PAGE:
OSCE activities in Central Asia strengthened border security, bolstered civil society, promoted democracy and the rule of law, and improved regional trade and transport. The OSCE Border Management and Staff College in Dushanbe trained border guards from throughout the region, including Afghanistan.

The Balkans

OSCE field operations continued in six Balkan countries, focusing largely on developing the rule of law, protecting human rights, democratization, and education. The missions have helped bring security to host countries and contributed to stability across the region.

OSCE Budget and Scales of Contribution

OSCE participating States adopted a 2017 unified budget of €139.0 million (a decrease of 1.5 percent from the 2016 level). This included increases for the Program Office in Astana (1.2 percent), the Center in Ashgabat (3.3 percent), and the Project Coordinator in Uzbekistan (1 percent), as well as a decrease of 1.3 percent for Southeastern European field missions to reflect rightsizing and improved national capacities. Under the 2017 OSCE unified budget, the United States maintained its levels of contribution at 11.5 percent (Standard Scale) and 14 percent (Field Operations Scale).

Advancing U.S. Priorities in 2018 and Beyond

We will implement our specific goals by:

  • Continuing to work through the OSCE and its institutions to resolve the crisis in Ukraine in a way that: upholds Ukraine’s sovereignty, territorial integrity, and independence, prevents Russia from legitimizing its occupation of Crimea; and promotes Ukraine’s long-term security through democratic reform, rule of law, and economic development;
  • Seeking full, unfettered, and secure access, especially in Russian-controlled territories of Ukraine, for the OSCE Special Monitoring Mission;
  • Spotlighting and pressing for international monitoring of Russia’s abuses in Crimea;
  • Supporting OSCE field missions, including field presences in Central Asia that can do productive work in all three dimensions of security, and pursuing meaningful OSCE engagement in the South Caucasus;
  • Strengthening respect for the exercise – both online and offline – of human rights and the fundamental freedoms of expression, association, and peaceful assembly;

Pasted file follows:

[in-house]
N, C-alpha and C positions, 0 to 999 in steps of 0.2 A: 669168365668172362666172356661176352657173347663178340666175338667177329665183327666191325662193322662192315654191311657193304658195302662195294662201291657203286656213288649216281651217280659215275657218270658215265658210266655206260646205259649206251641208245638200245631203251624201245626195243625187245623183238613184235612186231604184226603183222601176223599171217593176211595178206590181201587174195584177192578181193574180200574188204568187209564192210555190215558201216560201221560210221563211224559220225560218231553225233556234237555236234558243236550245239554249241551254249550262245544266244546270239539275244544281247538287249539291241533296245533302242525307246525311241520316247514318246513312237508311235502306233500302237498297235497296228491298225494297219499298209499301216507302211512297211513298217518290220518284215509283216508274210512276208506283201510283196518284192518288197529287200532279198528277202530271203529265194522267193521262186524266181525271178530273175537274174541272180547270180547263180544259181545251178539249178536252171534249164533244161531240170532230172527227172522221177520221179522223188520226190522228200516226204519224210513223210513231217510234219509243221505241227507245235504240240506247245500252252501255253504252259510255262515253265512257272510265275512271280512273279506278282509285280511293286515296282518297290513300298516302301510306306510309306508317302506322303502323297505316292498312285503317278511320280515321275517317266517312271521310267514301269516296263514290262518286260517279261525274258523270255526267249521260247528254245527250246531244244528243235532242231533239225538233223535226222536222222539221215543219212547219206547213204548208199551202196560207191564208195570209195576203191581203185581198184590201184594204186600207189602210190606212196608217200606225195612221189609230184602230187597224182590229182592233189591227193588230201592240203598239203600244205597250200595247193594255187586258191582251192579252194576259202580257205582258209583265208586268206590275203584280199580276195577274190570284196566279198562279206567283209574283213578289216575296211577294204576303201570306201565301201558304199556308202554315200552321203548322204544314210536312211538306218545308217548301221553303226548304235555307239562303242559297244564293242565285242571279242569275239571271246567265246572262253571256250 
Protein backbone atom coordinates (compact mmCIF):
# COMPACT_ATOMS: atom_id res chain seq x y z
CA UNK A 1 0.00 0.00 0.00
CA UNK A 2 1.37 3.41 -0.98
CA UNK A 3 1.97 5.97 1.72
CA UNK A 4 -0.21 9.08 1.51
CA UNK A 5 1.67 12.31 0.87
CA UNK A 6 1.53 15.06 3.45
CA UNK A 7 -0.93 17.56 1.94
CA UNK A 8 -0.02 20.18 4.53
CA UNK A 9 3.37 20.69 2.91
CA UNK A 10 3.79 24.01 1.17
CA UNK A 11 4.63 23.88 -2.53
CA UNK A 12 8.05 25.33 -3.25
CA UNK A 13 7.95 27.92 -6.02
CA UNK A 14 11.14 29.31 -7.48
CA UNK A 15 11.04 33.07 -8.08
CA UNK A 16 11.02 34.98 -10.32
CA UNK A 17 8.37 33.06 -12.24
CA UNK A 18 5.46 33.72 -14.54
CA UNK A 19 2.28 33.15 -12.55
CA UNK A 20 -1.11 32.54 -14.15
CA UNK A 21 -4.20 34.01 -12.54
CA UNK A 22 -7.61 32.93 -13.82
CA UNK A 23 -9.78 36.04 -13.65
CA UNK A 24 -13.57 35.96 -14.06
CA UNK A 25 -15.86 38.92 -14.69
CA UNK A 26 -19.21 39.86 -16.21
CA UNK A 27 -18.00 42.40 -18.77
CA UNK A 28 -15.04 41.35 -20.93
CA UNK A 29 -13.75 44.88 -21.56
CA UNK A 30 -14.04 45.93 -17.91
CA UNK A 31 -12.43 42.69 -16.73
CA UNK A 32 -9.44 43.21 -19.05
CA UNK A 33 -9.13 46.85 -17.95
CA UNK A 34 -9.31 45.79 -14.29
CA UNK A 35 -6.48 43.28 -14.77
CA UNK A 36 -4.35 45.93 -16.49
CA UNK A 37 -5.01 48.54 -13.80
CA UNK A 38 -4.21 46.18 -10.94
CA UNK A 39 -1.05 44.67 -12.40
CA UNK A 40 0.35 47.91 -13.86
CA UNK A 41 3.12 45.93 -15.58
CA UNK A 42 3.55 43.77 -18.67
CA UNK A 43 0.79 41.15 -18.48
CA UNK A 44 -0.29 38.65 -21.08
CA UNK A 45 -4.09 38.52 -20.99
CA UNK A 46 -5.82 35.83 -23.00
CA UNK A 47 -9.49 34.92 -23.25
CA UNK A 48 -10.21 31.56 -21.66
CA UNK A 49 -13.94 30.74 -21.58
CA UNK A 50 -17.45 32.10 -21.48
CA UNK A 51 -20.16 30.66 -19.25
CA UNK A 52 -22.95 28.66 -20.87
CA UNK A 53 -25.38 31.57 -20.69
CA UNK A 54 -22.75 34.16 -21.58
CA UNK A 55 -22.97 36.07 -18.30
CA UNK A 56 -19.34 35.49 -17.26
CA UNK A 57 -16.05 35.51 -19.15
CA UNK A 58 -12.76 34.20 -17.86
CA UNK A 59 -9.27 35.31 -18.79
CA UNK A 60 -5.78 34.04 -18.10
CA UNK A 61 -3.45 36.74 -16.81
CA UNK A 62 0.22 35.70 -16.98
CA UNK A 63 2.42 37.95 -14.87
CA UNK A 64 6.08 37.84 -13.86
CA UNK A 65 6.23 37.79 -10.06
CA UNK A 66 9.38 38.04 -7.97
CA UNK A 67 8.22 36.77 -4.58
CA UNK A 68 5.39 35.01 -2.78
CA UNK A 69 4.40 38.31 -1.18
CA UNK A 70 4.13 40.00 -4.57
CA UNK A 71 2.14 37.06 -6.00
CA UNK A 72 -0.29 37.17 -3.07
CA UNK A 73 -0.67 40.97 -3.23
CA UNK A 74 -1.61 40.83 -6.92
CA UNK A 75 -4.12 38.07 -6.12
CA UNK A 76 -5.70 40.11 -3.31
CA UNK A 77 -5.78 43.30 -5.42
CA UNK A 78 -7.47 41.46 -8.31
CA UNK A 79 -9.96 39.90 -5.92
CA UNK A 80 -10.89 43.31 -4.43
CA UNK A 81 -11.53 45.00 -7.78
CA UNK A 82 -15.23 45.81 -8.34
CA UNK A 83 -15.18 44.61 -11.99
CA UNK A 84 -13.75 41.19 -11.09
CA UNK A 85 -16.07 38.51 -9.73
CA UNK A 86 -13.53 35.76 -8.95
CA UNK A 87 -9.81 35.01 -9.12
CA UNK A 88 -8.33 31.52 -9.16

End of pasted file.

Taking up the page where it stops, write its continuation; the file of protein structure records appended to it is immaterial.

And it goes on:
• Defending and promoting the role of civil society and independent media in advancing OSCE goals, including rejecting efforts to reduce or unduly restrict civil society access to and participation in OSCE activities;
  • Increasing the focus on combatting all forms of intolerance, including encouraging states to use the working definition of anti-Semitism and supporting efforts to bolster implementation of the OSCE’s Action Plan on Roma and Sinti;
  • Maintaining the focus on transparency, good governance, and anti-corruption in advancing economic and environmental security;
  • Achieving concrete steps toward resolving the protracted conflicts in Transnistria and Georgia;
  • Seeking measurable progress toward resolving the Nagorno-Karabakh conflict;
  • Updating the Vienna Document to reflect the current security environment in Europe;
  • Supporting the OSCE’s cross-dimensional, rights-based approach to countering transnational threats and challenges such as terrorism, violent extremism and radicalization that lead to terrorism, the financing of terrorism, organized crime, threats to cyber security, and trafficking in persons;
  • Supporting the Structured Dialogue, including a robust schedule of meetings to create a flexible, productive process that builds understanding without preconceived outcomes, such as the process leading a priori to new arms control discussions.

U.S. Department of State

The Lessons of 1989: Freedom and Our Future